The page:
“Cowgirl up” is an expression that means to rise to the occasion, not to give up, and to do it all without making excuses.
This phrase resonates with me since the inspiration for my first novel was my cowgirl grandmother. To me, it means having the courage to do the hard thing, to follow your dream. You don’t have to have a horse, live on a ranch or in the West to “cowgirl up.”
It takes courage to write. We are all born with a certain measure of creativity, but as we grow up, learn “responsibility” and “decorum” or have our creative efforts shot down, we stifle that urge. After all, very few make a living at writing—you’d better have a plan to fall back on, like teaching or nursing or business.
We’ve probably all heard someone tell about an early writing effort that was shot down by a teacher or family member. “You can’t write.” “You don’t have any talent for that.” That, to me, is criminal! It takes courage to overcome that squashing.
I’d been writing in various forms since I learned the alphabet, and later received a degree in journalism, wrote for newspapers and magazines. But there came a time in my life when it was necessary to take a job to help put food on the table when my husband and I were starting a new business. The job was as far from creative as I could get. After thirteen years and horrific burn-out, I was once again asking myself “What do I want to be when I grow up?” It had been so long since I’d written anything that I doubted I could do it anymore. My creative well was dry.
A friend invited me and several others to help her practice a women’s empowerment seminar she was to teach. Among other exercises, this included pairing up with someone and telling your life story as a fairy tale. I was scared to death. I can’t do this, I thought.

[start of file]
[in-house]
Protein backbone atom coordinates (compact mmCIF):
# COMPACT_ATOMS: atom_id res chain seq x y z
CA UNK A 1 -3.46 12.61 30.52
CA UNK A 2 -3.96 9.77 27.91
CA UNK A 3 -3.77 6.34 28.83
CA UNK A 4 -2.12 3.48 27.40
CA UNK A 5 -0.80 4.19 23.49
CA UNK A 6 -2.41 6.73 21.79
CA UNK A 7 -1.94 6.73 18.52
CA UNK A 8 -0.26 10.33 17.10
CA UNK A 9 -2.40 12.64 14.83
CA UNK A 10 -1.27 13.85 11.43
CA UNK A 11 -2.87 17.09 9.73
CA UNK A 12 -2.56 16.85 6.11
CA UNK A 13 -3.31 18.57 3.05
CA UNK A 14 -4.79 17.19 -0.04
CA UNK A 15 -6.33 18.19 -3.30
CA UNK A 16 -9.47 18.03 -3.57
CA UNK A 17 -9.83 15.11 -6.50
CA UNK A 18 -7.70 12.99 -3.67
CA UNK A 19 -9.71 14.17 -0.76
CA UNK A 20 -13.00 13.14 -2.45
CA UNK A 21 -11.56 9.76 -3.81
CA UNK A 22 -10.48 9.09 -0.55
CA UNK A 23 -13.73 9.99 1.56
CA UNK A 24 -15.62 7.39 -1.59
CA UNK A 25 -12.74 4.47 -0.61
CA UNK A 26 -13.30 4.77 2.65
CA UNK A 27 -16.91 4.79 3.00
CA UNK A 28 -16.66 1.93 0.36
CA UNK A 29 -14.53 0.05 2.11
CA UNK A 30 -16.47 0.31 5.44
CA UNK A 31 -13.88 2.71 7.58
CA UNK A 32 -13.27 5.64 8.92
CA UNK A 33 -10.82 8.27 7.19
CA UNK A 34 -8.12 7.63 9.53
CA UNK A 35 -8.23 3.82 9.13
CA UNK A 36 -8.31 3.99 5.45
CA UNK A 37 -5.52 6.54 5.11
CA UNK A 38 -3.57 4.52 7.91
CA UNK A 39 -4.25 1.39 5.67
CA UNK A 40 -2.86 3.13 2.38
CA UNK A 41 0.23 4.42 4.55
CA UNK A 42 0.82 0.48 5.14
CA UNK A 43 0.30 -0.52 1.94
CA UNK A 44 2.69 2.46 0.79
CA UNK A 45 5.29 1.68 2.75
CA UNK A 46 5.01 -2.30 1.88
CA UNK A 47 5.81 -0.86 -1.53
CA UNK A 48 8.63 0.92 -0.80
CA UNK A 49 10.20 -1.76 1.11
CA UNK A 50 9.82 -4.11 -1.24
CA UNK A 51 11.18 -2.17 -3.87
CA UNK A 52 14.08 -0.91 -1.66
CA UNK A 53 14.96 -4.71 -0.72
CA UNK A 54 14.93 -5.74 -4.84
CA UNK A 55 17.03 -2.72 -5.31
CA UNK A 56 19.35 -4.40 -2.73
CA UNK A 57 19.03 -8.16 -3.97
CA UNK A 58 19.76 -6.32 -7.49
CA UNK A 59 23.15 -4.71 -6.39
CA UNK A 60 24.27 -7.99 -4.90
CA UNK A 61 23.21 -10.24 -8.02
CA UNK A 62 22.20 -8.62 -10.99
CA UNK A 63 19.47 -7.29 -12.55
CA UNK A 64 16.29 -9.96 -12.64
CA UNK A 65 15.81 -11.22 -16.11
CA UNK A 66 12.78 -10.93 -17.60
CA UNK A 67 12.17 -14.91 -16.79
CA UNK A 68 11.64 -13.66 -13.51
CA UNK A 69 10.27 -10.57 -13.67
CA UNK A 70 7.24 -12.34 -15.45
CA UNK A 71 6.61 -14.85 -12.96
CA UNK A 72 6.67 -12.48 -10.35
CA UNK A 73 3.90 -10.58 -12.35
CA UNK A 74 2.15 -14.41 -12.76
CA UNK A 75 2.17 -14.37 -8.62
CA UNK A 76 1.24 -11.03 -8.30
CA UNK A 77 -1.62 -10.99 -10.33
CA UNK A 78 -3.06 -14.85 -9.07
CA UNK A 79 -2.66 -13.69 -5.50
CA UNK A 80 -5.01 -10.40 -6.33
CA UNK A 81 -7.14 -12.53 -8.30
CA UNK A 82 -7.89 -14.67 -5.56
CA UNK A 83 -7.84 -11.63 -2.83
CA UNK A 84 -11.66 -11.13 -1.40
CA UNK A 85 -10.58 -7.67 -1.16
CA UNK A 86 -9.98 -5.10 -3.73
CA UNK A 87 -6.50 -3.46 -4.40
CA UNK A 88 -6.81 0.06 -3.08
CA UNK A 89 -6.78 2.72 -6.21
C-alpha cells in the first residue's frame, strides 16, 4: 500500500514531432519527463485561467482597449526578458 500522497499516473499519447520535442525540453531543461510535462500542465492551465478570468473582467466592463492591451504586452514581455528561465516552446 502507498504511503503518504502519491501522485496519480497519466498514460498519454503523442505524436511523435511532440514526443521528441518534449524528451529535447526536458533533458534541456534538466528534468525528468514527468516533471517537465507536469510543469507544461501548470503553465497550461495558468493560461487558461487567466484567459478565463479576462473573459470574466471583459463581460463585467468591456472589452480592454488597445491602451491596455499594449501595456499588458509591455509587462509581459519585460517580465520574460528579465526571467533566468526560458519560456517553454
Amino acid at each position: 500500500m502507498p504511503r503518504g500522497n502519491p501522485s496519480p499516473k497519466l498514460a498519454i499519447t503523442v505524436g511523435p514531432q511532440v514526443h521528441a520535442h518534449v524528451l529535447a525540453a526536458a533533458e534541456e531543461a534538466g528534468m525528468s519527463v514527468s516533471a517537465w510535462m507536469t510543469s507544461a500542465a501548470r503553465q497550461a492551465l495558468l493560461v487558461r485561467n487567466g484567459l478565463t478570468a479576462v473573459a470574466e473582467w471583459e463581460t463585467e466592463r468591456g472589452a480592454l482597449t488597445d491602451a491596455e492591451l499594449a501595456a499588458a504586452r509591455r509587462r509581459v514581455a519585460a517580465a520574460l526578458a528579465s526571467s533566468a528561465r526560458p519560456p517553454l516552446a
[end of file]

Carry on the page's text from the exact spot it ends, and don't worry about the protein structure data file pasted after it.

I closed my eyes, willed my hands to stop sweating and my voice to stop shaking. I dredged the depths of my mind and called upon all the courage I could, and I started to tell a fairy tale. It started out haltingly, then it began to flow. The feeling of euphoria followed me home and I couldn’t wait to put the story down on paper.
I still knew how to write!
So, this is for you: if you’ve thought about writing, but don’t think you can; if your efforts have been shot down, or if you’ve dabbled a little just for yourself but would like to try to get published. I encourage you to try. Start a journal. Read The Artist’s Way by Julia Cameron. Write for yourself or your children. Take a writing class. Find a mentor or creative group to join.
-------------------A native Montanan, Heidi Thomas now lives in Northwest Washington. She has had her first novel published, Cowgirl Dreams, based on her grandmother. Heidi has a degree in journalism, a certificate in fiction writing and is a member of Northwest Independent Editors Guild. She teaches writing and edits, blogs, and is working on the next books in her “Dare to Dream” series.